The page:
With edible landscaping, the goal is to harvest your own fresh produce. Here are some books that can help those planning edible landscaping projects.
“Organic Gardening-The Natural No-Dig Way” is by Charles Dowding. Published by Green Books, this is available from Chelsea Green. This presents a simple and easy way to grow organic vegetables, fruits, and other edibles in raised beds. The book is based on the author’s personal experience as an organic grower in Britain during the past 25 years.
Illustrated with lush color photos, this is an excellent introduction to organic gardening. The author deftly avoids the hype one often associates with organic gardening. Readers can learn what to grow, when to plant, and how to care for the garden. There’s also a chapter on moon gardening.
Much of the book is devoted to the individual crops. There are separate chapters for each group or type. This has in-depth growing instructions for each kind with charts listing the varieties, sowing times, and spacing. This explains how to grow fruits and nuts in containers. All measurements use the metric system. This also has recipe ideas as well.
“75 Remarkable Fruits for Your Garden” by Jack Staub has lovely watercolors by Ellen Buchert. Released by Gibbs Smith, this hardcover is the second in a series by the author.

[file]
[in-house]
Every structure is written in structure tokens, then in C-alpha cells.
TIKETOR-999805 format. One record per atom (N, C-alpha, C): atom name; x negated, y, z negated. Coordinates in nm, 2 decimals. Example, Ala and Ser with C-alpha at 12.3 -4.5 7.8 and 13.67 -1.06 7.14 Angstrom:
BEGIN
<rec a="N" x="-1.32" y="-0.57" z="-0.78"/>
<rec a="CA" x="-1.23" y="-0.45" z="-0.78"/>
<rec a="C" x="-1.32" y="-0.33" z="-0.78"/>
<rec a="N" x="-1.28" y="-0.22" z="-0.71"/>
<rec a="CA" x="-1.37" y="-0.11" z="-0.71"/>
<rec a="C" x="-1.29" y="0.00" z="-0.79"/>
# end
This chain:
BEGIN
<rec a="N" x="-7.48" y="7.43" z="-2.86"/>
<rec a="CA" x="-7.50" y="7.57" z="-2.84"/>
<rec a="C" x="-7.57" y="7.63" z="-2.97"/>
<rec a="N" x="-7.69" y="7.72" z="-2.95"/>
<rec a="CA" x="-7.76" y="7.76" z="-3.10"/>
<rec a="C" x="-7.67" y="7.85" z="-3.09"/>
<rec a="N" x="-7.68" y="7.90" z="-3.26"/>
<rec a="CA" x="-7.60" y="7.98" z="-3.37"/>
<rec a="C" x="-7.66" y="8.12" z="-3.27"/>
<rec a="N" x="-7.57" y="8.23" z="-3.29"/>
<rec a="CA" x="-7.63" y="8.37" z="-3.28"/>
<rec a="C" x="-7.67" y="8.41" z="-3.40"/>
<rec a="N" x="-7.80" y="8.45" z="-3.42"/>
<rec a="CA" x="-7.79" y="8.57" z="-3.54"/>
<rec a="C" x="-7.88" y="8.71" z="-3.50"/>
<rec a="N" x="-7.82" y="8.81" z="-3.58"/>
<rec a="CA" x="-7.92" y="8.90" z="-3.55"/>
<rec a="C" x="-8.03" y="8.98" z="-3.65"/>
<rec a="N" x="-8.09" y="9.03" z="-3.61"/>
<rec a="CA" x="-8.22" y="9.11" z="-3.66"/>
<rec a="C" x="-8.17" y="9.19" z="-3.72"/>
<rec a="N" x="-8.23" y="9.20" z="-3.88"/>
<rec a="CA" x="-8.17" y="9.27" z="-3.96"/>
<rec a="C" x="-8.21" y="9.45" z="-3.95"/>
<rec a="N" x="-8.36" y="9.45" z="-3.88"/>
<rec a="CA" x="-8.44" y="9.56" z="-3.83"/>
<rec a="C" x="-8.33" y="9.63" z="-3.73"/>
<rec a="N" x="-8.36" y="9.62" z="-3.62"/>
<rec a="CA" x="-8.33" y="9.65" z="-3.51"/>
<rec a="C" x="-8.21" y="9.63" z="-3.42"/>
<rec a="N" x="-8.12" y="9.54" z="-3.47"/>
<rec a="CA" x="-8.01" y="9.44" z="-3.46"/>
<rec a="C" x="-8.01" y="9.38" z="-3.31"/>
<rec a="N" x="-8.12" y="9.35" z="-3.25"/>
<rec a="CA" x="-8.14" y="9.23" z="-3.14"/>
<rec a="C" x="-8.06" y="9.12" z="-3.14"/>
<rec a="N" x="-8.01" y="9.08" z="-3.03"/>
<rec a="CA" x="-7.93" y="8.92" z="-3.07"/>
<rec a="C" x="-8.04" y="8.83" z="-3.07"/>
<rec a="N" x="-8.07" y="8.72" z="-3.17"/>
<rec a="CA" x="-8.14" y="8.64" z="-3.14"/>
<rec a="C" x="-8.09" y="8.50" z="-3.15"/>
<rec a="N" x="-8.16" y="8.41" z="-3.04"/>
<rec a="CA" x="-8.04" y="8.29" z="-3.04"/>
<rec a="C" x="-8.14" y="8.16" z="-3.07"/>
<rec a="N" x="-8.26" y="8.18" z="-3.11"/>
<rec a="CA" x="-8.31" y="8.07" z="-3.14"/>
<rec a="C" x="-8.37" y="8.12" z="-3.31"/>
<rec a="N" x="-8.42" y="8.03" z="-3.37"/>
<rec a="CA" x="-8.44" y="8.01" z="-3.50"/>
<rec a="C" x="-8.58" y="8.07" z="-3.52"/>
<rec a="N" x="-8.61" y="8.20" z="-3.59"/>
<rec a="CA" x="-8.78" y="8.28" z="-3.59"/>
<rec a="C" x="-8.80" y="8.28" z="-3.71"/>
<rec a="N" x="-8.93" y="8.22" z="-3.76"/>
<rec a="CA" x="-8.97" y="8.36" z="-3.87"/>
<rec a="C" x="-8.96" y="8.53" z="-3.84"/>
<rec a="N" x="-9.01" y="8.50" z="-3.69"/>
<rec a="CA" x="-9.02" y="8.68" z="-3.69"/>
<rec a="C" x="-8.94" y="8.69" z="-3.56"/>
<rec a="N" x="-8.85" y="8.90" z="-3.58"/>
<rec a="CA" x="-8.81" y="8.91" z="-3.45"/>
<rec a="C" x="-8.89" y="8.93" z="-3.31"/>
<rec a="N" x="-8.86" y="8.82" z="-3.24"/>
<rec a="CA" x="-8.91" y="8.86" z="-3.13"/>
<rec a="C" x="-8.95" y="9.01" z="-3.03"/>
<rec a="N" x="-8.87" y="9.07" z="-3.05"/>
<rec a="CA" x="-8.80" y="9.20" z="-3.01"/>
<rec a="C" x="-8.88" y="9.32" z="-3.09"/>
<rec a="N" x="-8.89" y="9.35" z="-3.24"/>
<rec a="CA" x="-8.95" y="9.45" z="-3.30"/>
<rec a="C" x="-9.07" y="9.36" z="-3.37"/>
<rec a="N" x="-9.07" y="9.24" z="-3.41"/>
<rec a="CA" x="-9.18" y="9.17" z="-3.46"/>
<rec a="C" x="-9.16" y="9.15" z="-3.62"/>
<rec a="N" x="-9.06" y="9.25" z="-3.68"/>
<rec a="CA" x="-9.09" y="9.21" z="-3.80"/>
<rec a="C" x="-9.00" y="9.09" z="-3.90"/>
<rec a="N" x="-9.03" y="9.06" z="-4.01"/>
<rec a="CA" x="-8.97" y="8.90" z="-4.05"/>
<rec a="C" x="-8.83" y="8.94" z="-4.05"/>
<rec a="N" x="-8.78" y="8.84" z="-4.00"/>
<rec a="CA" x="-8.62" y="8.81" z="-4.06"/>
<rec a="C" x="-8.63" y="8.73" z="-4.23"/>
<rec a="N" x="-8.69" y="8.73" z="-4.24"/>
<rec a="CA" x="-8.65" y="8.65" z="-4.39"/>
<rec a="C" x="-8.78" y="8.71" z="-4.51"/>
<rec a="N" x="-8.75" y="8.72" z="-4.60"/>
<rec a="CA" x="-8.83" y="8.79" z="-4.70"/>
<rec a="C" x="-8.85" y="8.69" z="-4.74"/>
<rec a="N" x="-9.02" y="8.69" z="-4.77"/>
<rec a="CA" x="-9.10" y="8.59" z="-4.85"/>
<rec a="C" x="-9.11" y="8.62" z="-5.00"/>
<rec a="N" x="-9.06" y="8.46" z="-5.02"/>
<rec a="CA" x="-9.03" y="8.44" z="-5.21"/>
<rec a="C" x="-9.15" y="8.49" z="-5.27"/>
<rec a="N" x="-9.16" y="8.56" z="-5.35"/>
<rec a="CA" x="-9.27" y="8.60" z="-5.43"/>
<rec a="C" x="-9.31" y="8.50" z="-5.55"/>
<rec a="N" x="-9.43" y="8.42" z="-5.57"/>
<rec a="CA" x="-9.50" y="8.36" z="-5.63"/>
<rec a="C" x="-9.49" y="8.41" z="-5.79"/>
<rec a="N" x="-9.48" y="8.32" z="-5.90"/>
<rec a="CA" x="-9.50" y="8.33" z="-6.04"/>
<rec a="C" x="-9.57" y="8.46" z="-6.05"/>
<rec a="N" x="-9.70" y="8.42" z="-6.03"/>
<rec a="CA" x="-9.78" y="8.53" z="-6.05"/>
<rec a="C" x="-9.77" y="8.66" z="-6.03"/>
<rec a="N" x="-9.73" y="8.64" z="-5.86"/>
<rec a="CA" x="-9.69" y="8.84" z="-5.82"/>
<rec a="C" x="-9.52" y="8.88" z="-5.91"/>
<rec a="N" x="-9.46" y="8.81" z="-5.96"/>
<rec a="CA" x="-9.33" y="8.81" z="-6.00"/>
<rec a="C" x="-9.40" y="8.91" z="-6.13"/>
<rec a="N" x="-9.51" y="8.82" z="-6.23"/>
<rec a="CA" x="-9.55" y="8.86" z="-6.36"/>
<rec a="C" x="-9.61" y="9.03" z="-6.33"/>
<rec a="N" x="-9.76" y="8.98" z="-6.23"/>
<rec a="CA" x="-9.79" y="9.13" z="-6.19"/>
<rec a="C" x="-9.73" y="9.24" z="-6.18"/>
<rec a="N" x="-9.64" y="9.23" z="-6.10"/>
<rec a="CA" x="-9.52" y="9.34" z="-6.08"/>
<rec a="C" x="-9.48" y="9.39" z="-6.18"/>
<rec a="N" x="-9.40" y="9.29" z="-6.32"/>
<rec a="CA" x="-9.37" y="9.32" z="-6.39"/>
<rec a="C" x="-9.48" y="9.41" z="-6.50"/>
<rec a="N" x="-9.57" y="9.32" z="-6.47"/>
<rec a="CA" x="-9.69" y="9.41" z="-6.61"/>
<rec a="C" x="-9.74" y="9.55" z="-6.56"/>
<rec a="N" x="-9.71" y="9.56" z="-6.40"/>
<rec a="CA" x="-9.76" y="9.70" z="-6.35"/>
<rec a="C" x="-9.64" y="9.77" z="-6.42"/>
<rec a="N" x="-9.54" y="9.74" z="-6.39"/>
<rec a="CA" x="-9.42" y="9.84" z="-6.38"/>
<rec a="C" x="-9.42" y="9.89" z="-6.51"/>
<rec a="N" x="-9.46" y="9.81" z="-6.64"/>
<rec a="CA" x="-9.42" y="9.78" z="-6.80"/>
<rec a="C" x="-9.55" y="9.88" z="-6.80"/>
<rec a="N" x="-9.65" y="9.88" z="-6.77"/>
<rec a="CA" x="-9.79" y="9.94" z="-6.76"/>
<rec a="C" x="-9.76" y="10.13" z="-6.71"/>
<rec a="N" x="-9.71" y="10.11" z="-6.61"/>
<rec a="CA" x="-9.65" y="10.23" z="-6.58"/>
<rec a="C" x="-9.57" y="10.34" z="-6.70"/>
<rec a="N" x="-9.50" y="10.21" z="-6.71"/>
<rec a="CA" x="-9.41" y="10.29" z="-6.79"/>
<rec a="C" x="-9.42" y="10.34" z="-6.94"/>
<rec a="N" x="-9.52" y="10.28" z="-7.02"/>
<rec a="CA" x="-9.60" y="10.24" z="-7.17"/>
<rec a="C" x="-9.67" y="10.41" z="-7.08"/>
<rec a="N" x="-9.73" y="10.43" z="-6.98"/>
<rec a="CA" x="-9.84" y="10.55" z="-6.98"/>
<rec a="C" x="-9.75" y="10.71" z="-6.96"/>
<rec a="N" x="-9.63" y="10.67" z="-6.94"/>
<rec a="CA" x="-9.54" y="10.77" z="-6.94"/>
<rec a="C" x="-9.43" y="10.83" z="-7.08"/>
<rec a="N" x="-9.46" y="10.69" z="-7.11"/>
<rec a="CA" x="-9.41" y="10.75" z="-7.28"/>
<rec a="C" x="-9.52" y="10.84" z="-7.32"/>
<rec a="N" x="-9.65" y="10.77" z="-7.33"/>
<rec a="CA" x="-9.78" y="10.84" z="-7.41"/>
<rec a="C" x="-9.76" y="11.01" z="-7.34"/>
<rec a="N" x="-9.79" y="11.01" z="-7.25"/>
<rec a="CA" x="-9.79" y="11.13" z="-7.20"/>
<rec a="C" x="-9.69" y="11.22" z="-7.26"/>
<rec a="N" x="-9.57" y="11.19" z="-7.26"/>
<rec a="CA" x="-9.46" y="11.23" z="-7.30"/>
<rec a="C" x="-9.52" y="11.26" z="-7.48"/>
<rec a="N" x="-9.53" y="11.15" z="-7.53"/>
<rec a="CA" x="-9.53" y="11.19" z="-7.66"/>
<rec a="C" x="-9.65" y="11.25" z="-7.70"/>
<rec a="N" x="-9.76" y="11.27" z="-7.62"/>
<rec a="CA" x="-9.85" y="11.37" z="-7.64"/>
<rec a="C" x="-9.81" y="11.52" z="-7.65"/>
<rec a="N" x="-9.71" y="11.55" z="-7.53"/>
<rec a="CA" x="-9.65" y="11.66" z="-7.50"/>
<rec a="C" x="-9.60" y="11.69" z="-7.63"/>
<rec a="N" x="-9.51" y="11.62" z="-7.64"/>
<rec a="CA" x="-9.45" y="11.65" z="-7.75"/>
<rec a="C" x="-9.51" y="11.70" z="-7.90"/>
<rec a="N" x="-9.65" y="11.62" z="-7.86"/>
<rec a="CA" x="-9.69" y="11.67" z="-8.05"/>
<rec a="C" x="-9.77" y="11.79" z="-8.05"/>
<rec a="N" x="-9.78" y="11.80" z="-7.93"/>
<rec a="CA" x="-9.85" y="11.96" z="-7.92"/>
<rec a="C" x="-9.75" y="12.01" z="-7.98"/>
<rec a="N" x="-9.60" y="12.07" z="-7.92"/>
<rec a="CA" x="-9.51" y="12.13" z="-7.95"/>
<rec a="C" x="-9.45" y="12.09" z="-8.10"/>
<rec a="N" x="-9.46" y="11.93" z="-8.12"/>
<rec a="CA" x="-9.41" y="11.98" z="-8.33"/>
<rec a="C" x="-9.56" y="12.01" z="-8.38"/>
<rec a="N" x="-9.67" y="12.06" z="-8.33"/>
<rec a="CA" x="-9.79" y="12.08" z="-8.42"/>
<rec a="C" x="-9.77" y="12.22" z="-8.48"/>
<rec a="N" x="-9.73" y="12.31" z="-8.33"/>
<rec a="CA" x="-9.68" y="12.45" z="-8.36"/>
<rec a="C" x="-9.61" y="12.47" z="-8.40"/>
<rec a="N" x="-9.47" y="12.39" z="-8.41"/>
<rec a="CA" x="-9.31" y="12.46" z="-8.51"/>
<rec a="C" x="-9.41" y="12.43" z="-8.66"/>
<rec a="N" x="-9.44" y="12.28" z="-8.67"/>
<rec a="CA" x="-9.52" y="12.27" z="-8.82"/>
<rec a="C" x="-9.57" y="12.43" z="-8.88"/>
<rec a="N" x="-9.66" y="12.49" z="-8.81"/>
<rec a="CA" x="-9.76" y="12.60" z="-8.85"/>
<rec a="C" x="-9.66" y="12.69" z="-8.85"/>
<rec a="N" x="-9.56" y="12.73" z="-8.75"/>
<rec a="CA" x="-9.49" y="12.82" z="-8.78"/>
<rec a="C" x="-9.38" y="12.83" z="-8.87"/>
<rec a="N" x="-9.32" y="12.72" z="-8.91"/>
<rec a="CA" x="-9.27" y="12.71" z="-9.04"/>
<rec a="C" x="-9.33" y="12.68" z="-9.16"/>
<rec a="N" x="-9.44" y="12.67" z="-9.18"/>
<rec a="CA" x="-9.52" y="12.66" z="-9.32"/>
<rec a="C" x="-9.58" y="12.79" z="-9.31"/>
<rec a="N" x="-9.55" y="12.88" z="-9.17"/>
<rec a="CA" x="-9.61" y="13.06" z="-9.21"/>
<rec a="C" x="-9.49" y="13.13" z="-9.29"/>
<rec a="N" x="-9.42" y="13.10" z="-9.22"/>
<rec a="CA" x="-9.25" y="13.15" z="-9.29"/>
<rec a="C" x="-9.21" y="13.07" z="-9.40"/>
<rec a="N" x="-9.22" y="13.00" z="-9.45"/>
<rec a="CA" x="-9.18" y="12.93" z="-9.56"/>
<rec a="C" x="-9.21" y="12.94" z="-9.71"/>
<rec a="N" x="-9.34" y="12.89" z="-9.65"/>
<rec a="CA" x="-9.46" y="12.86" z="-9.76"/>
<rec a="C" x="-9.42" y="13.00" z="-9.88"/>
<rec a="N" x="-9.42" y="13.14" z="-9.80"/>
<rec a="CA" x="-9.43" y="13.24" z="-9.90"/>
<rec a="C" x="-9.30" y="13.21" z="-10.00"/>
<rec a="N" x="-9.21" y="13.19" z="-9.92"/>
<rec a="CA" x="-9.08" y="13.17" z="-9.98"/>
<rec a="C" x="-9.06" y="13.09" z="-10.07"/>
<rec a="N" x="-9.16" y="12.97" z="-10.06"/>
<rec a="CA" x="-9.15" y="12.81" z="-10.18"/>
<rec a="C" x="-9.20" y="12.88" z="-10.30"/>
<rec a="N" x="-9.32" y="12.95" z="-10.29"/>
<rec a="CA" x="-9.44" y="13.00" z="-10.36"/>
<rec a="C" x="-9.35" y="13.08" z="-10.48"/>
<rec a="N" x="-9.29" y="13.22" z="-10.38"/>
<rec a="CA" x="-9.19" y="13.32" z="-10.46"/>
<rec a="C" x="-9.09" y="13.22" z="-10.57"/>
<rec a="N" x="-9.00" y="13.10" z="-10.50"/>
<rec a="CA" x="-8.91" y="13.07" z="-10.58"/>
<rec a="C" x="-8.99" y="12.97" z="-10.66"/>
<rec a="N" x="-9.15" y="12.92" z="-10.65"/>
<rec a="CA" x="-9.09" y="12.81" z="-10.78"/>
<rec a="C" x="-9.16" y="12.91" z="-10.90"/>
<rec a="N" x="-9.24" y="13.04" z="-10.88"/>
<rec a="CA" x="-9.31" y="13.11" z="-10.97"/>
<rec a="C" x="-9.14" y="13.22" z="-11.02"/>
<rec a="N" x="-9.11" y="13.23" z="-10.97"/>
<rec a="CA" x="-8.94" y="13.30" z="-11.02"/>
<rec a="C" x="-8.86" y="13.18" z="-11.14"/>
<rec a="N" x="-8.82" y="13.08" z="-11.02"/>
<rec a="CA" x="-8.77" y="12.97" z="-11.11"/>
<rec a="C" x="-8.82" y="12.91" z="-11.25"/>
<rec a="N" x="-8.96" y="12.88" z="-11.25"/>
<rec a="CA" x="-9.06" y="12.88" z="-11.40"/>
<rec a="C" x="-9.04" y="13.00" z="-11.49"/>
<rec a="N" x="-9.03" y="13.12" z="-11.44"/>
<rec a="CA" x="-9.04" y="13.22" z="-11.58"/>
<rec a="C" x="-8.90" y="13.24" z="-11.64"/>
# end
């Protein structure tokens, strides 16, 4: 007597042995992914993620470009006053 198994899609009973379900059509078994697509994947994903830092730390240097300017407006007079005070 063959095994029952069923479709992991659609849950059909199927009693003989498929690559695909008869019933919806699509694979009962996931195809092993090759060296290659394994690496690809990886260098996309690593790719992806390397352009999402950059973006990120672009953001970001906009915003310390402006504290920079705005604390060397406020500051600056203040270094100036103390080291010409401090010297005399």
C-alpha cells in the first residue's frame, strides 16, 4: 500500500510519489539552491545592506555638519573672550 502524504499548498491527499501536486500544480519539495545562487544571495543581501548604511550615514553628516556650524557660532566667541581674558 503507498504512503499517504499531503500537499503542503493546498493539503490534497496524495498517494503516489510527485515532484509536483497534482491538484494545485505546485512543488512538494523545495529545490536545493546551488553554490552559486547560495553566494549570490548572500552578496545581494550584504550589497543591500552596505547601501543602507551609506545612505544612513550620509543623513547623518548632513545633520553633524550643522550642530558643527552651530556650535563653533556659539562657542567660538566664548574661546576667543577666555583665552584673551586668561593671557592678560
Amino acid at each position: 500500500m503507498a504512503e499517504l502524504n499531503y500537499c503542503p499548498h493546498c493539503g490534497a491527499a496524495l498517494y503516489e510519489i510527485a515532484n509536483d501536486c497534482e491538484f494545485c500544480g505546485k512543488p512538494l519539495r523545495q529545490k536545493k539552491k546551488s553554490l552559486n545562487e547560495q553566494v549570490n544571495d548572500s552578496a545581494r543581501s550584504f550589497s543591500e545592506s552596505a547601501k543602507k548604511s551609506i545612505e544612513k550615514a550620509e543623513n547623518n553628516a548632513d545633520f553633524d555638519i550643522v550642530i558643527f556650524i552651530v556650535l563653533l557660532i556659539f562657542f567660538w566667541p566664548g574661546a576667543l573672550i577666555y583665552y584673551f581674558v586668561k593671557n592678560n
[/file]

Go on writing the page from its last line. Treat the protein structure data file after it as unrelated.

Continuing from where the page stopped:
While some of the fruits are tender species like figs or oranges, others are suitable for cold climates. Every type of fruit is represented from traditional tree fruits and vines to strawberries. In addition, this also covers ornamental landscape plants with edible fruits. The Cornelian cherry, a type of dogwood, is an example.
Written in an engaging style, the in-depth fruit profiles provide the Latin and common name, descriptions, tips on growing, and recipe ideas. Readers can also learn about the rich folklore and history of each plant.
Edible landscapes often focus on annual crops, such as vegetables. Permaculture uses a different approach. This involves growing various edibles as permanent plantings. These include trees, shrubs, and perennials. Frugal gardeners are going to love “Getting Started in Permaculture” by Ross and Jenny Mars. Published by Chelsea Green, this enlightening guide features over 50 do-it-yourself projects using common recycled materials.
For each project, this has simple and easy to follow illustrated instructions. This is especially suitable for back to earth types. It covers all sorts of organic gardening projects, such as making your own plant teas, composts, and earthworm farms.
Gardeners will love these affordable garden projects. These include cold frames, hot houses, shade houses, retaining walls, and flower pots. The authors explain how to attract birds and use organic means of pest control. Some of the recycled materials include plastics, newspapers, tires, and card board. Readers can also learn how to make their own soaps, paper, and household cleaning pro